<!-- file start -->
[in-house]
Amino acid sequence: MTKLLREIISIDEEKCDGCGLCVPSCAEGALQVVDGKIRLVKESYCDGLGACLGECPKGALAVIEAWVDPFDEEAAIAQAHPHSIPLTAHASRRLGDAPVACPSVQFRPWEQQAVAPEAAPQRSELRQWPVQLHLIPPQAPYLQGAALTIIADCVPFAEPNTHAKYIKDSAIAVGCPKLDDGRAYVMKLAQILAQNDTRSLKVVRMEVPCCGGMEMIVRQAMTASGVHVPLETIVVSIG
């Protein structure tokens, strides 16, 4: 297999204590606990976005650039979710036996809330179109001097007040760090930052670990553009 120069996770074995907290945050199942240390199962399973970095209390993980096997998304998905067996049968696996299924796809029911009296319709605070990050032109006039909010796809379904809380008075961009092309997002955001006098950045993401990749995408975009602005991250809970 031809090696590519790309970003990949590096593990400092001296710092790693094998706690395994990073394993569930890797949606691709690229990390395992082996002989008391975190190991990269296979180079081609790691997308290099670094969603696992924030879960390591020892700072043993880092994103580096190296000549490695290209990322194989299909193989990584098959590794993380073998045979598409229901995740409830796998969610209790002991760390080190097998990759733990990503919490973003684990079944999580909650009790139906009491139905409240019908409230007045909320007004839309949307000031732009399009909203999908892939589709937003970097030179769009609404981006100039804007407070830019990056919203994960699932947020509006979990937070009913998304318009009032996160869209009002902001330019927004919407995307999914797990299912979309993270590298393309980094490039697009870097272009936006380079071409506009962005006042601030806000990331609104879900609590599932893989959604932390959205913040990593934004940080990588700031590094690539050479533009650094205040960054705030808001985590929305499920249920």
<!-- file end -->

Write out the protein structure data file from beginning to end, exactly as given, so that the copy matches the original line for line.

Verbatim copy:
[in-house]
Amino acid sequence: MTKLLREIISIDEEKCDGCGLCVPSCAEGALQVVDGKIRLVKESYCDGLGACLGECPKGALAVIEAWVDPFDEEAAIAQAHPHSIPLTAHASRRLGDAPVACPSVQFRPWEQQAVAPEAAPQRSELRQWPVQLHLIPPQAPYLQGAALTIIADCVPFAEPNTHAKYIKDSAIAVGCPKLDDGRAYVMKLAQILAQNDTRSLKVVRMEVPCCGGMEMIVRQAMTASGVHVPLETIVVSIG
């Protein structure tokens, strides 16, 4: 297999204590606990976005650039979710036996809330179109001097007040760090930052670990553009 120069996770074995907290945050199942240390199962399973970095209390993980096997998304998905067996049968696996299924796809029911009296319709605070990050032109006039909010796809379904809380008075961009092309997002955001006098950045993401990749995408975009602005991250809970 031809090696590519790309970003990949590096593990400092001296710092790693094998706690395994990073394993569930890797949606691709690229990390395992082996002989008391975190190991990269296979180079081609790691997308290099670094969603696992924030879960390591020892700072043993880092994103580096190296000549490695290209990322194989299909193989990584098959590794993380073998045979598409229901995740409830796998969610209790002991760390080190097998990759733990990503919490973003684990079944999580909650009790139906009491139905409240019908409230007045909320007004839309949307000031732009399009909203999908892939589709937003970097030179769009609404981006100039804007407070830019990056919203994960699932947020509006979990937070009913998304318009009032996160869209009002902001330019927004919407995307999914797990299912979309993270590298393309980094490039697009870097272009936006380079071409506009962005006042601030806000990331609104879900609590599932893989959604932390959205913040990593934004940080990588700031590094690539050479533009650094205040960054705030808001985590929305499920249920």